Adoptive cell therapy, particularly CAR-T and CAR-NK cell therapies, has emerged as a promising approach for cancer immunotherapy. These therapies have demonstrated remarkable success in treating hematologic malignancies. However, no CAR therapy has received FDA approval for the treatment of solid tumors. It prompts researchers to explore new strategies for targeting solid tumors effectively. Previous studies by Prof. LI Peng's team reported that inactivating BCL11B in mature human T cells induces their reprogramming into T-to-natural killer cells (ITNK cells). These ITNK cells exhibit both T cell and NK cell repertoires, which recognize and efficiently lyse both hematological and solid tumors in vitro and in vivo. Preliminary clinical trial results also suggest that patient-derived ITNK cells can effectively treat refractory and advanced solid tumors without causing any severe adverse effects. It demonstrates that ITNKs could serve as a new cell source for cancer immunotherapy. However, the potential antitumor efficacy of ITNK cells and the underlying mechanism are yet to be elucidated.
On September 22, a research, led by teams of Prof. LI Peng and Prof. LIU Xingguo from the Guangzhou Institutes of Biomedicine and Health(GIBH)of Chinese Academy of Sciences, has been published in the international journal EMBO Journal. Their study, titled “BCL11B and the NuRD complex cooperatively guard T-cell fate and inhibit OPA1-mediated mitochondrial fusion in T cells”, has uncovered that the NuRD complex and BCL11B cooperatively maintain T-cell fate through directly repressing NK-cell-associated transcription and indirectly through a metabolic-epigenetic axis, providing strategies to improve reprogramming efficiency and antitumor effects of ITNKs.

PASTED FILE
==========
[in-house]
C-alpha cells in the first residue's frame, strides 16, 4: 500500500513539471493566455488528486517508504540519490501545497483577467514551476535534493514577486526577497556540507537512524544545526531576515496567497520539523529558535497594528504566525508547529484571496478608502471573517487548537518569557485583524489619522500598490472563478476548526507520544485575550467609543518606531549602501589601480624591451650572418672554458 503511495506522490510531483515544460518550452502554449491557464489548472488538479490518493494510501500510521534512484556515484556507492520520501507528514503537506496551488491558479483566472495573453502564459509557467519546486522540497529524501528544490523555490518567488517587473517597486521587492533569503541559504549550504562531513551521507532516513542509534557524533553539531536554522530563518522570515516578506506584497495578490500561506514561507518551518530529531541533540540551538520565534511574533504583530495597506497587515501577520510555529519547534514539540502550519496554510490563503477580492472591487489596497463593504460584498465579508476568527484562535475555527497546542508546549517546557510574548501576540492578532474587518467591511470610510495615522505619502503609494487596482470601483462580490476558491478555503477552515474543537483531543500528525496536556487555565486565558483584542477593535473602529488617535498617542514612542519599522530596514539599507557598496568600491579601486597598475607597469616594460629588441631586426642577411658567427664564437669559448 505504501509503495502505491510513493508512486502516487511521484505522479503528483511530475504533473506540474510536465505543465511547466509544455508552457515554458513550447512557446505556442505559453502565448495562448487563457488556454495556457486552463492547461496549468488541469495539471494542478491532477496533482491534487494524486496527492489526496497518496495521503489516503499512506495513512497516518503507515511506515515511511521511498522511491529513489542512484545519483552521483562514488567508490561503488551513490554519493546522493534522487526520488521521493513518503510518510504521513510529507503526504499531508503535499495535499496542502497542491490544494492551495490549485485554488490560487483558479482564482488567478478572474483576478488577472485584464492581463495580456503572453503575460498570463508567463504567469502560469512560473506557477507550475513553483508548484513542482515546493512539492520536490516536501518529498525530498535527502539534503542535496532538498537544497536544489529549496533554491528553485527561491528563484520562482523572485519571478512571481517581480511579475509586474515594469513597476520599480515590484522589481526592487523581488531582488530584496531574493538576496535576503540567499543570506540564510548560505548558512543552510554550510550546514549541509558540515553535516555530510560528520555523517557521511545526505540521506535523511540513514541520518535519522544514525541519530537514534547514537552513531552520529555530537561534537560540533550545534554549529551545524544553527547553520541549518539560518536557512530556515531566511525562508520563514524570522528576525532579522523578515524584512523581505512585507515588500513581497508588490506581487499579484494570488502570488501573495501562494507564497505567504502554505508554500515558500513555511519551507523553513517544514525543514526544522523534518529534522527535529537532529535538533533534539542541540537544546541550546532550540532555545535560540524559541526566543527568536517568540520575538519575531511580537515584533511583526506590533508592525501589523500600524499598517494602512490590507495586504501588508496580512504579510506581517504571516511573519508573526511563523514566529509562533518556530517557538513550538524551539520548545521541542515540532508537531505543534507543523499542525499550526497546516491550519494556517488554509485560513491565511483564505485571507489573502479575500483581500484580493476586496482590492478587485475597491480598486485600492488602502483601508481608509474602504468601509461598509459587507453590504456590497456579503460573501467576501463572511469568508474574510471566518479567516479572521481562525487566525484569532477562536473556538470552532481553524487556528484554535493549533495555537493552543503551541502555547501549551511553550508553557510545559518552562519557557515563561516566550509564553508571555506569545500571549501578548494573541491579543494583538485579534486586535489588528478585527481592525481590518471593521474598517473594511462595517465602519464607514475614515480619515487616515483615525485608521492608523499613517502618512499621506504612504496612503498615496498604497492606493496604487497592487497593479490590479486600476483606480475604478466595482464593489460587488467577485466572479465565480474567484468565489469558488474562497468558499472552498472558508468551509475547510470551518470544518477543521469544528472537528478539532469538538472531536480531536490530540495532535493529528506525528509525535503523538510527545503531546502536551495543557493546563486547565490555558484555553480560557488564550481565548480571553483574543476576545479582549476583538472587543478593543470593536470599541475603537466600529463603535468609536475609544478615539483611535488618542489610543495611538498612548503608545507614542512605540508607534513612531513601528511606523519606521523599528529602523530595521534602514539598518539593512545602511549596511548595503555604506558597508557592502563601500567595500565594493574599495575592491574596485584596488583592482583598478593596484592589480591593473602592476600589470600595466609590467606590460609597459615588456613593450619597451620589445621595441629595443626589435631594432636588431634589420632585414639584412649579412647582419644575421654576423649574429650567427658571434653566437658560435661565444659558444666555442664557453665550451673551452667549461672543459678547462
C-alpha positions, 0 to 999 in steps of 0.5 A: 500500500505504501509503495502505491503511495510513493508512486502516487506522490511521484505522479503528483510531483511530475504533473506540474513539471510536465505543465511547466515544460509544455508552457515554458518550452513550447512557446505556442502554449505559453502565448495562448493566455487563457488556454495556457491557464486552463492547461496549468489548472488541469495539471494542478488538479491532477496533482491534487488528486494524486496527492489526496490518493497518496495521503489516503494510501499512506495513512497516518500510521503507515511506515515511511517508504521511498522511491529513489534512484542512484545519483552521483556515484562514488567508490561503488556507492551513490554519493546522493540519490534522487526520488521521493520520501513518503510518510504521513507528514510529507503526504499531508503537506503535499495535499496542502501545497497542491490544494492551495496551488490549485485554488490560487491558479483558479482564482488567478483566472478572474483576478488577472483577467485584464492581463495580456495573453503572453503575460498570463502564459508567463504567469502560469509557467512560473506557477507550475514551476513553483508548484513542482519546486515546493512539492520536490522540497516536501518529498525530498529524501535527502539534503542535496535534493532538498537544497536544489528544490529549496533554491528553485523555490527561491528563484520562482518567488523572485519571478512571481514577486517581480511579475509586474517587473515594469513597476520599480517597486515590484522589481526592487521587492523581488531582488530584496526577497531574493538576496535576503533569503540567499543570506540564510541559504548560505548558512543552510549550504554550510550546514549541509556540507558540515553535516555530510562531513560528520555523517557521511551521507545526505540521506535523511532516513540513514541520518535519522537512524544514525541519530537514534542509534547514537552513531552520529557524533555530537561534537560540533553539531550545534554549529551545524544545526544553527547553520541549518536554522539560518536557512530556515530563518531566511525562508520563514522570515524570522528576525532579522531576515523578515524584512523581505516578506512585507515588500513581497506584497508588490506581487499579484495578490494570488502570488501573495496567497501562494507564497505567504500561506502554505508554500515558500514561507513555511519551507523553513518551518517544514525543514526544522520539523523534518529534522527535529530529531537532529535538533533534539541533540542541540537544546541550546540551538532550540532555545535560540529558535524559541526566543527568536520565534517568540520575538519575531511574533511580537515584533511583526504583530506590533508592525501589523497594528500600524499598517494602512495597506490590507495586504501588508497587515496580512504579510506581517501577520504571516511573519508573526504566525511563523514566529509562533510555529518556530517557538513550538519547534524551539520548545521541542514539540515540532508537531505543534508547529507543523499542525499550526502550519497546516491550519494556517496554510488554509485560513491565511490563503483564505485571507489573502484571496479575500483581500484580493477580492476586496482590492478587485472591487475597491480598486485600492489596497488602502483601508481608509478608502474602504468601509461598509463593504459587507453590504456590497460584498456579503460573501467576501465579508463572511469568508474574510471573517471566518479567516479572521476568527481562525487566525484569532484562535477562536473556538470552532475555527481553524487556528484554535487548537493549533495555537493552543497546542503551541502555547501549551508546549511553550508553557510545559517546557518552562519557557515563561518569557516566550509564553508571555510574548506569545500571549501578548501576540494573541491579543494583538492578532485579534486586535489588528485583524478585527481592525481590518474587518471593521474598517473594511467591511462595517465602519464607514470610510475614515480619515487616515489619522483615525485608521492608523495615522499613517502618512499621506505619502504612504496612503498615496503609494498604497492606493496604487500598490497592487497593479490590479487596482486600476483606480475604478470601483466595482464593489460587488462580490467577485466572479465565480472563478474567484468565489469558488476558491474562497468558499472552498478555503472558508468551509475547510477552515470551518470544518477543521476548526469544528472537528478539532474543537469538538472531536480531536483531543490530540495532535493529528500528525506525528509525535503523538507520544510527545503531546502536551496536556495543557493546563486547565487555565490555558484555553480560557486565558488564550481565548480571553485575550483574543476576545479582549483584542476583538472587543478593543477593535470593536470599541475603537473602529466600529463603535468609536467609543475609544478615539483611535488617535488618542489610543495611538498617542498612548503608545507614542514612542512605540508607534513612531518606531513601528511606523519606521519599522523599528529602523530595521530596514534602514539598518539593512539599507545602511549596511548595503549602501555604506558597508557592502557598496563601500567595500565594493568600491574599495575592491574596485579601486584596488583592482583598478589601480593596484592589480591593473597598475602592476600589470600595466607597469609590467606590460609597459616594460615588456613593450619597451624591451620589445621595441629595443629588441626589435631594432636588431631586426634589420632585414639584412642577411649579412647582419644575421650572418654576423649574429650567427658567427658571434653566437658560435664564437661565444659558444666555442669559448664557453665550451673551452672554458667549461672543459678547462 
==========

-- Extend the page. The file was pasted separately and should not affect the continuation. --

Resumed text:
In this study, researchers showed that T cells upregulate the NK-cell associated receptors and transcription factors, lyse NK-cell targets, and are reprogrammed into NK-like cells (ITNKs) upon deletion of MTA2, MBD2, CHD4 or BCL11B. ITNKs increase OPA1 expression and exhibit characteristically elongated mitochondria with augmented oxidative phosphorylation (OXPHOS) activity. OPA1-mediated higher OXPHOS enhances cellular acetyl-CoA, thereby promoting the reprogramming efficiency and antitumor effects of ITNKs via regulating the acetylation of H3K27 modifications.
This research extends current knowledge on how mitochondrial dynamics regulate T cell fates. In addition, it reports alternative methods to derive ITNKs, potent tumor killer cells, from T cells and provides strategies to improve reprogramming efficiency and antitumor effects of BCL11B-deficient ITNKs.
Fig. Schematic diagram of the mechanism by which BCL11B and the NuRD complex cooperatively maintain the T-cell fate (Image by GIBH)
Peng LI, Ph.D., Principal Investigator; Guangzhou Institutes of Biomedicine and Health, Chinese Academy of Sciences, Guangzhou, China, 510530. Email: email@example.com;
Xingguo LIU, Ph.D., Principal Investigator; Guangzhou Institutes of Biomedicine and Health, Chinese Academy of Sciences, Guangzhou, China, 510530. Email: firstname.lastname@example.org.